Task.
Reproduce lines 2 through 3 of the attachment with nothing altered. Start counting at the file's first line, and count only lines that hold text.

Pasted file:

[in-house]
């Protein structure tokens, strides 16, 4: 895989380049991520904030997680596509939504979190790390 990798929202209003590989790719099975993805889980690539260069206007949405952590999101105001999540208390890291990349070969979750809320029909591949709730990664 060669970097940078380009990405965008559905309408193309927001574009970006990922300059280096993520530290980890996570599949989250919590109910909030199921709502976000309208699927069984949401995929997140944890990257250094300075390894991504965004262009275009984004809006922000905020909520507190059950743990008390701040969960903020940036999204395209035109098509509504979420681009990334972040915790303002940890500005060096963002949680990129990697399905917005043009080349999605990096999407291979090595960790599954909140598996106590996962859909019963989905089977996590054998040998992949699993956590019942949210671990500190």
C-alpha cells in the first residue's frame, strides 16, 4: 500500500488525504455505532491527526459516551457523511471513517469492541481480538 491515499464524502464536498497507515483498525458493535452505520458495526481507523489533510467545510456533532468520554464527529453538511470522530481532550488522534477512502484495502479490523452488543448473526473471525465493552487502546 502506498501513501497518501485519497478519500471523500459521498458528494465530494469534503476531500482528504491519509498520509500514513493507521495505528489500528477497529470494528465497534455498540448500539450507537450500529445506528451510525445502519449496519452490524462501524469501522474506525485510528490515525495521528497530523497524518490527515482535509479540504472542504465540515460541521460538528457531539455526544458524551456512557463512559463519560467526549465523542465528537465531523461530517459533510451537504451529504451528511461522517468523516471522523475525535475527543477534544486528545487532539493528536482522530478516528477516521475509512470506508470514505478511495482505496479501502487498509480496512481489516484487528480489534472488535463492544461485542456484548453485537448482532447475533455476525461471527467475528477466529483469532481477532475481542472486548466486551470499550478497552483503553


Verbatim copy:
């Protein structure tokens, strides 16, 4: 895989380049991520904030997680596509939504979190790390 990798929202209003590989790719099975993805889980690539260069206007949405952590999101105001999540208390890291990349070969979750809320029909591949709730990664 060669970097940078380009990405965008559905309408193309927001574009970006990922300059280096993520530290980890996570599949989250919590109910909030199921709502976000309208699927069984949401995929997140944890990257250094300075390894991504965004262009275009984004809006922000905020909520507190059950743990008390701040969960903020940036999204395209035109098509509504979420681009990334972040915790303002940890500005060096963002949680990129990697399905917005043009080349999605990096999407291979090595960790599954909140598996106590996962859909019963989905089977996590054998040998992949699993956590019942949210671990500190």
C-alpha cells in the first residue's frame, strides 16, 4: 500500500488525504455505532491527526459516551457523511471513517469492541481480538 491515499464524502464536498497507515483498525458493535452505520458495526481507523489533510467545510456533532468520554464527529453538511470522530481532550488522534477512502484495502479490523452488543448473526473471525465493552487502546 502506498501513501497518501485519497478519500471523500459521498458528494465530494469534503476531500482528504491519509498520509500514513493507521495505528489500528477497529470494528465497534455498540448500539450507537450500529445506528451510525445502519449496519452490524462501524469501522474506525485510528490515525495521528497530523497524518490527515482535509479540504472542504465540515460541521460538528457531539455526544458524551456512557463512559463519560467526549465523542465528537465531523461530517459533510451537504451529504451528511461522517468523516471522523475525535475527543477534544486528545487532539493528536482522530478516528477516521475509512470506508470514505478511495482505496479501502487498509480496512481489516484487528480489534472488535463492544461485542456484548453485537448482532447475533455476525461471527467475528477466529483469532481477532475481542472486548466486551470499550478497552483503553